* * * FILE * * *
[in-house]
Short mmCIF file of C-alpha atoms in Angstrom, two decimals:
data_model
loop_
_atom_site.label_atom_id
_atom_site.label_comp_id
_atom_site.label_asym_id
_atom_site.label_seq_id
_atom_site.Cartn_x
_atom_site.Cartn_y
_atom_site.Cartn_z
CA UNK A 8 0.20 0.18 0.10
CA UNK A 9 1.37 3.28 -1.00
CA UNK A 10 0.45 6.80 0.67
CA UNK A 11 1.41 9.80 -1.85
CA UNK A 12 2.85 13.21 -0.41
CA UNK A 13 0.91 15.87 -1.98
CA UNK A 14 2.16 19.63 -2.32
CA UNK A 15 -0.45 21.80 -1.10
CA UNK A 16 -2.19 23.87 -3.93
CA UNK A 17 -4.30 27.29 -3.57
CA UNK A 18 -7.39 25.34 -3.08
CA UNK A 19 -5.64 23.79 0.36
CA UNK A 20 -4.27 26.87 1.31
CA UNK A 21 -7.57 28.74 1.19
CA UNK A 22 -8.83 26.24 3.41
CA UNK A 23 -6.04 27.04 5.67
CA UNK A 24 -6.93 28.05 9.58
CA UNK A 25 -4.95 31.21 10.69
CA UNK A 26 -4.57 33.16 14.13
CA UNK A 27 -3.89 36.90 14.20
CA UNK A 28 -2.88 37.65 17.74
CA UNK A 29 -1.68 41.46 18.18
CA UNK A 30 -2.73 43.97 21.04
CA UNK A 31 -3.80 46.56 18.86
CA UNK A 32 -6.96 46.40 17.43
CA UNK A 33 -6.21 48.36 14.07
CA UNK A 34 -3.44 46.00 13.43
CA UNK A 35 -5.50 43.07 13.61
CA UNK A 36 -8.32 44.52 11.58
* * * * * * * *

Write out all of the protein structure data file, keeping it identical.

[in-house]
Short mmCIF file of C-alpha atoms in Angstrom, two decimals:
data_model
loop_
_atom_site.label_atom_id
_atom_site.label_comp_id
_atom_site.label_asym_id
_atom_site.label_seq_id
_atom_site.Cartn_x
_atom_site.Cartn_y
_atom_site.Cartn_z
CA UNK A 8 0.20 0.18 0.10
CA UNK A 9 1.37 3.28 -1.00
CA UNK A 10 0.45 6.80 0.67
CA UNK A 11 1.41 9.80 -1.85
CA UNK A 12 2.85 13.21 -0.41
CA UNK A 13 0.91 15.87 -1.98
CA UNK A 14 2.16 19.63 -2.32
CA UNK A 15 -0.45 21.80 -1.10
CA UNK A 16 -2.19 23.87 -3.93
CA UNK A 17 -4.30 27.29 -3.57
CA UNK A 18 -7.39 25.34 -3.08
CA UNK A 19 -5.64 23.79 0.36
CA UNK A 20 -4.27 26.87 1.31
CA UNK A 21 -7.57 28.74 1.19
CA UNK A 22 -8.83 26.24 3.41
CA UNK A 23 -6.04 27.04 5.67
CA UNK A 24 -6.93 28.05 9.58
CA UNK A 25 -4.95 31.21 10.69
CA UNK A 26 -4.57 33.16 14.13
CA UNK A 27 -3.89 36.90 14.20
CA UNK A 28 -2.88 37.65 17.74
CA UNK A 29 -1.68 41.46 18.18
CA UNK A 30 -2.73 43.97 21.04
CA UNK A 31 -3.80 46.56 18.86
CA UNK A 32 -6.96 46.40 17.43
CA UNK A 33 -6.21 48.36 14.07
CA UNK A 34 -3.44 46.00 13.43
CA UNK A 35 -5.50 43.07 13.61
CA UNK A 36 -8.32 44.52 11.58